Keywords: plasma viscosity, blood viscosity, rigidity of red cell, paraproteins, aggregation of red cells, flow instability, thrombus formation, fibrinogen/fibrin, hyperviscosity
Abstract: Rheological and morphological measurements are performed on blood stored in liquid state as packed cells in CPD anticoagulant solution. Rheological data are obtained from viscometric measurements and processed by means of Quemada’s model of blood viscometry. Morphological data are obtained from electron microscopy and by cells counting. A relationship between a parameter of Quemada’s law and rate of functional cells is established and experimentaly confirmed. As a result we show that viscometry is able to give precise information on the quality of stored blood.
Keywords: blood storage, viscometry, microscopy, rheological model
Abstract: Red blood cells (RBC) deformability can be measured by a variety of methods of which bulk filtration through polycarbonate membranes is the most widely used. The aim of this paper is here to compare this last and viscometry on stored blood samples and on blood samples artificially modified by an echinocytic agent. (i) viscometric experiments are performed with a servo-controlled Couette apparatus with coaxial cylinders. Viscometric data are analysed by means of Quemada’s rheological model from which is obtained an index of deformability Dv . (ii) filtration measurements are made using an initial flow-rate gravity filtration instrument (Hanss’…hemorheometer). The results are given in term of Hanss’ index Df . Indices of deformability Dv and Df are compared and interpreted according to morphological RBC changes controlled under microscope. We found: - No correlation between Df and Dv for stored blood. - An exponential correlation between Df and Dv when normal and artificially modified RBC are used.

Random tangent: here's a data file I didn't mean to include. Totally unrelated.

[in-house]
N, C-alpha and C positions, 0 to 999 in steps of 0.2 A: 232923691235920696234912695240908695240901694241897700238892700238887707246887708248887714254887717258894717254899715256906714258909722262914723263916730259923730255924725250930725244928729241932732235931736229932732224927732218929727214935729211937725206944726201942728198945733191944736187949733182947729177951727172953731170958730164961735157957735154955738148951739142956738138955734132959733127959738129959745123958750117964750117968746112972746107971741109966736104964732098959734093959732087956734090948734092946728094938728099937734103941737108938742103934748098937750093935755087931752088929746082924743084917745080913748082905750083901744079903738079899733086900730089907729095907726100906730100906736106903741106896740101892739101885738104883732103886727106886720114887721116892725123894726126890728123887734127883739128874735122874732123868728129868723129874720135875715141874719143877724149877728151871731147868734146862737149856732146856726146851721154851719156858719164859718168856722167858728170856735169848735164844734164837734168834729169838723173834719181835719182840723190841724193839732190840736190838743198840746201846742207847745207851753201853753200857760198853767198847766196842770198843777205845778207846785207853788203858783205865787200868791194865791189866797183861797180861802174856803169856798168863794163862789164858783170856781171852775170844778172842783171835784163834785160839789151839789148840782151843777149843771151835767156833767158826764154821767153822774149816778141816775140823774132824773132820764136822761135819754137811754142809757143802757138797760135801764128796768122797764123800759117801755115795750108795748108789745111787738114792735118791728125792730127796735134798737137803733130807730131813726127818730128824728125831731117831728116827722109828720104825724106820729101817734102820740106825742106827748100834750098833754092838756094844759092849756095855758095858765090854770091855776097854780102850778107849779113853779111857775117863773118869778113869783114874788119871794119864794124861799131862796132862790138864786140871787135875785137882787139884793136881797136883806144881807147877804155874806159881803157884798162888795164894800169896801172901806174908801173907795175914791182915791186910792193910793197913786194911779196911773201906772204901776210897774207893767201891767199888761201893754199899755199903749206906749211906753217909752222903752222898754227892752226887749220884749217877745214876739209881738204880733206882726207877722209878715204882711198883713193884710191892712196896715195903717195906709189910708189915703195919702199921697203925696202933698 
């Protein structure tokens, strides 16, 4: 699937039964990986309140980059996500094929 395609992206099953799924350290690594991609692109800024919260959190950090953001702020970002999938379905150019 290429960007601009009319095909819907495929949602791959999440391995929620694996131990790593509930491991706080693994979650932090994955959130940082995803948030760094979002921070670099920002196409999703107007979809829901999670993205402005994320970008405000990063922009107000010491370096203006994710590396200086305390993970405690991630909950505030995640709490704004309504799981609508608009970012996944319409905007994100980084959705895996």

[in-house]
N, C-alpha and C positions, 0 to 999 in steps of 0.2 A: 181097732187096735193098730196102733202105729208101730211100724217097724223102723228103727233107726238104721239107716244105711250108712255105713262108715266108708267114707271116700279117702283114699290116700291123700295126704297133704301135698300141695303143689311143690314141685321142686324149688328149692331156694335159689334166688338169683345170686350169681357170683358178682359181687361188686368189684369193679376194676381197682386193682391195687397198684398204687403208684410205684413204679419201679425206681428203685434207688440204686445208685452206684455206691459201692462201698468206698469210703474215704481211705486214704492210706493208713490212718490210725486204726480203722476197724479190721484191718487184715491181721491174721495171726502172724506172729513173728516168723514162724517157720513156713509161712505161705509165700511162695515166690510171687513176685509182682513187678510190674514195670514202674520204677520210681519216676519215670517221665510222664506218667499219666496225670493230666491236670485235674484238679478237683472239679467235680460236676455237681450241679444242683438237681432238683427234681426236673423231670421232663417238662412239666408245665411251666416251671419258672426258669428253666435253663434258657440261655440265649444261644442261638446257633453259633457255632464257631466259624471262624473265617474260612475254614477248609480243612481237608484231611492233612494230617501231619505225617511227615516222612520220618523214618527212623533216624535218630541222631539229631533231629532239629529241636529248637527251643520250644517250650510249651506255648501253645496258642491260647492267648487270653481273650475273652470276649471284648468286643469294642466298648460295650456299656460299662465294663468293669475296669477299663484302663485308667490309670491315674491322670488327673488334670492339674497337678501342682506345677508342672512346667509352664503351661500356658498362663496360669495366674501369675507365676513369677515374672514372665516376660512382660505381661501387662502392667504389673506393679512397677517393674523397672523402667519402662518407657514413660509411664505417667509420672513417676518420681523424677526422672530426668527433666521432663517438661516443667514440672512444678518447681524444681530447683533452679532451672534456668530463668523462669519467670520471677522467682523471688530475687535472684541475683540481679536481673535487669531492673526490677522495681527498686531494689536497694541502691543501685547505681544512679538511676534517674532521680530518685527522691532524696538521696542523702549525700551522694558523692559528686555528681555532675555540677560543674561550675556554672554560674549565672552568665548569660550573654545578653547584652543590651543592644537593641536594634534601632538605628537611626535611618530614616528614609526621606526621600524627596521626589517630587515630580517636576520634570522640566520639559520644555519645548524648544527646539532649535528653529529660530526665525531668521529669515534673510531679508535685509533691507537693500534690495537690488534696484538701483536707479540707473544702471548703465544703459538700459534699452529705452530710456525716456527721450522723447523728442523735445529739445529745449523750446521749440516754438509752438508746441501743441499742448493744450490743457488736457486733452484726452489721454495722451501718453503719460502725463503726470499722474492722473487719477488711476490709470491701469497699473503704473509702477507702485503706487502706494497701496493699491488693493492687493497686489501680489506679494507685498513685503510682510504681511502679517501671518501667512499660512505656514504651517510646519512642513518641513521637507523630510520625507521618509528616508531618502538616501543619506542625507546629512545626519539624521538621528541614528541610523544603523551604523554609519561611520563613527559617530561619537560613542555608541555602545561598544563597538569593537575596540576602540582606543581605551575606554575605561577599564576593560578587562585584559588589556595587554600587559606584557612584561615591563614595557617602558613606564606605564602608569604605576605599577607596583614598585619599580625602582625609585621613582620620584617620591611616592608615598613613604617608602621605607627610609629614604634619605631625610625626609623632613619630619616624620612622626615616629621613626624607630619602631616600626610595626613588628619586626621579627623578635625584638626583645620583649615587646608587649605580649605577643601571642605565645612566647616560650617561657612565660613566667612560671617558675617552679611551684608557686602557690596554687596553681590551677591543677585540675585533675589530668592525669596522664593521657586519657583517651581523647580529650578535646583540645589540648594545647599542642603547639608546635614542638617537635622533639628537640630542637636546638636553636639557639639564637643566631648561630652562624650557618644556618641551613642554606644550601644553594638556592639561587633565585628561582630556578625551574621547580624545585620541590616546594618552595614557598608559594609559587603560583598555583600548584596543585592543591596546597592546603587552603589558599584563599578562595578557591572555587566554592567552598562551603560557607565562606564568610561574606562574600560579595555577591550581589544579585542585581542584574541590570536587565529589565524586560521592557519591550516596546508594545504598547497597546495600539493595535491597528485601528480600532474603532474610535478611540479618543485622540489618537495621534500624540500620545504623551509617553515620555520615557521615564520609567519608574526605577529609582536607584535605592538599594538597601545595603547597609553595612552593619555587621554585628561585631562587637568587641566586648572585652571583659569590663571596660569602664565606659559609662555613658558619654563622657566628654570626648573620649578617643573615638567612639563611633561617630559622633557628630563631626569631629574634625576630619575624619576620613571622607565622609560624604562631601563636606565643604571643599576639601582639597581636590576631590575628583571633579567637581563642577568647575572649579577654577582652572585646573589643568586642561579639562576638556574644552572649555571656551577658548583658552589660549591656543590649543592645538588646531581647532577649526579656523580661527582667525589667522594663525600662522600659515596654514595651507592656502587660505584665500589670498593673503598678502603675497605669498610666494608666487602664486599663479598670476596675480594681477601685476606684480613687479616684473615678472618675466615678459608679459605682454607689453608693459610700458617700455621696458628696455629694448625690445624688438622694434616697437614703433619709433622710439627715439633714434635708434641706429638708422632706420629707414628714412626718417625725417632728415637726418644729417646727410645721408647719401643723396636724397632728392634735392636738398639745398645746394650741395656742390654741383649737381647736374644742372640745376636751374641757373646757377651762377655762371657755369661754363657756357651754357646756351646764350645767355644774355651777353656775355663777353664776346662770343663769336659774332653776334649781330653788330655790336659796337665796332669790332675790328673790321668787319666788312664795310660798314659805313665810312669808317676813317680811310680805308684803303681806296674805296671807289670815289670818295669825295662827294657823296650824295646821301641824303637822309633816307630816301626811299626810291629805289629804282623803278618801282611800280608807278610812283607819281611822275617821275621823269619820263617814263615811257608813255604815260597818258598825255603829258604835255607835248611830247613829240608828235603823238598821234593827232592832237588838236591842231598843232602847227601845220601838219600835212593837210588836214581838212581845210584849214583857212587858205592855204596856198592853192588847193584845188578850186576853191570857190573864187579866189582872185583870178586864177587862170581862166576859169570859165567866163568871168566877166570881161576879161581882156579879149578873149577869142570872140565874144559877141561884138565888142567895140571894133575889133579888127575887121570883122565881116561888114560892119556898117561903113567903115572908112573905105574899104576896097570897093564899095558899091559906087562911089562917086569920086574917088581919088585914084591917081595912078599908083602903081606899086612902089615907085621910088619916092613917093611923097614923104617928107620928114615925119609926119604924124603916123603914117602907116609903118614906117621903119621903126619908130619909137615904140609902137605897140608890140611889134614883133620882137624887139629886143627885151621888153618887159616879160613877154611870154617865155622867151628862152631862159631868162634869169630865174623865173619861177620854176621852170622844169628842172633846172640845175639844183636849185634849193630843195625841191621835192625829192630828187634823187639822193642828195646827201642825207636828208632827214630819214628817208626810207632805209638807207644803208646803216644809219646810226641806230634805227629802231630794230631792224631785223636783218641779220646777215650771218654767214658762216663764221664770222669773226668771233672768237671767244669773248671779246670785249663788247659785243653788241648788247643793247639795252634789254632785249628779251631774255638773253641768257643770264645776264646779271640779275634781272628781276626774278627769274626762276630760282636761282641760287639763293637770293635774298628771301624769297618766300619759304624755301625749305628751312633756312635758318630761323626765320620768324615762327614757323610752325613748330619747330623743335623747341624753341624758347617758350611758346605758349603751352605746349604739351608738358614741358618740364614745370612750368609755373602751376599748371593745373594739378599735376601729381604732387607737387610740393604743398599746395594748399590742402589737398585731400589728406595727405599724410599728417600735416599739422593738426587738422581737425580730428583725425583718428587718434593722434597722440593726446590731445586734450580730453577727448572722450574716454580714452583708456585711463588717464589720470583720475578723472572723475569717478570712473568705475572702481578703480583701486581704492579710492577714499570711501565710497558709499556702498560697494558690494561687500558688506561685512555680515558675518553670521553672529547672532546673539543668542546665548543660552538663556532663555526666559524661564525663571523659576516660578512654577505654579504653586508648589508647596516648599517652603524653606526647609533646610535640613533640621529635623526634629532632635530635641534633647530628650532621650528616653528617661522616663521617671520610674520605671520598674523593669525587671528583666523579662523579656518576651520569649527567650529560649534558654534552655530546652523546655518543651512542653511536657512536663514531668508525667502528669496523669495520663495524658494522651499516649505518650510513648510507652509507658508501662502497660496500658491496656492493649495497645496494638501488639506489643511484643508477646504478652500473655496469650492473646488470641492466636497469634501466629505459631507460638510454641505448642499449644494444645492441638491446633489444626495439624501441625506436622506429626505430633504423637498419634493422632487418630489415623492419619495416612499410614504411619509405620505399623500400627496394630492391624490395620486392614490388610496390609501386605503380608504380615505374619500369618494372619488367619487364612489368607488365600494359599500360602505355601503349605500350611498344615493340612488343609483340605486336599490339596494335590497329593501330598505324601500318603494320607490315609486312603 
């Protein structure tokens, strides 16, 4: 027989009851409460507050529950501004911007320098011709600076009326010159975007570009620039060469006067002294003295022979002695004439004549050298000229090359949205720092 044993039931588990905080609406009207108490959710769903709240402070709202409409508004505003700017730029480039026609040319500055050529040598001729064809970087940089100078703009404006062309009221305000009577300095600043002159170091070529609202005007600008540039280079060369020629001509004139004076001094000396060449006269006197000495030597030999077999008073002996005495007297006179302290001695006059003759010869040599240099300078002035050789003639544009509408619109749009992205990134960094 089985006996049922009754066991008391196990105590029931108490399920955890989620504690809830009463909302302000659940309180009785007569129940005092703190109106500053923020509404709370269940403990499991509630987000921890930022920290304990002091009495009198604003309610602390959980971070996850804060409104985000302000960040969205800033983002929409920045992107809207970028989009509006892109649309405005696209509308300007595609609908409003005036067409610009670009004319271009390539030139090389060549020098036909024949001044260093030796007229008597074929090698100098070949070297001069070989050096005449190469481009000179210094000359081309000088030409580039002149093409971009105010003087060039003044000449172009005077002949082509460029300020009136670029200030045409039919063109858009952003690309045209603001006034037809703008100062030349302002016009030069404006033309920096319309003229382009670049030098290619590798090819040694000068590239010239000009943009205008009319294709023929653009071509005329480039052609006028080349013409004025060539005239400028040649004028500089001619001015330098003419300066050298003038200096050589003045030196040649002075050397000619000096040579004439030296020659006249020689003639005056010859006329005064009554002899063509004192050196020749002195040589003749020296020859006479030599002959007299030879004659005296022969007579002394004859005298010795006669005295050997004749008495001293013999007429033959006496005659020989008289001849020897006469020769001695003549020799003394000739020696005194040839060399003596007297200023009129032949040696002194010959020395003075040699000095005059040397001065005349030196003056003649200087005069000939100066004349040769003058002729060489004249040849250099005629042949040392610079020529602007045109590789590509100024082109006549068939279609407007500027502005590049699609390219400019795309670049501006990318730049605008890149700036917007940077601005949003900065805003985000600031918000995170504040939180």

Abstract: The orientation rate of flowing erythrocytes was studied by electron spin resonance spectroscopy as a function of time on blood samples stored either in the classical anticoagulant solution CPD or in the new SAG resuspension medium. The maximum orientation rate decreases quickly and the critical shear rate increases strongly in CPD. These parameters are much more stable in SAG. These results indicate that the red blood cell deformability and rheological properties are well better preserved with the SAG storage procedure.
Abstract: In order to investigate the parameters governing plasma separation by a microporous membrane, plasma filtration rates were measured in two single-channel filter press devices of 170 and 600 cm2 membrane area with adjustable blood film thickness. The filtration rate reaches a maximum at a mean transmembrane pressure of 70 to 100 mm Hg. The maximum filtration rate is very well correlated with the inlet wall shear rate γw as γw 0.76 . The maximum filtration rate is also found to decrease with increasing platelet concentration cp as ℓn (1/cp ). These observations are consistant with the assumption…that the plasma filtration rate is limited by platelet concentration polarization taking into account enhancement of platelet diffusivity by red blood cell motion. At low platelet concentrations the filtration rate decreases linearly with increasing hematocrit. The resulting model is used to predict the maximum filtration rates as a function of geometrical parameters of the filters.
Abstract: In alcoholic liver disease patients, characteristic changes in erythrocyte membrane lipid composition are reported. Membrane cholesterol and cholesterol/phospholipid molar ratio are increased compared to controls. Distribution of palmitic acid (C16:0 saturated) and polyunsaturated linoleic (C18:2 n-6) and arachidonic acid (C20:4 n-6) in the membrane phospholipids is abnormal in alcoholic liver disease. Furthermore positive correlations between this abnormal fatty acid distribution and red cell filterability is found. We conclude that membrane filterability could be. influenced either by cholesterol content or the lenght and degree of unsaturation or its fatty acid composition.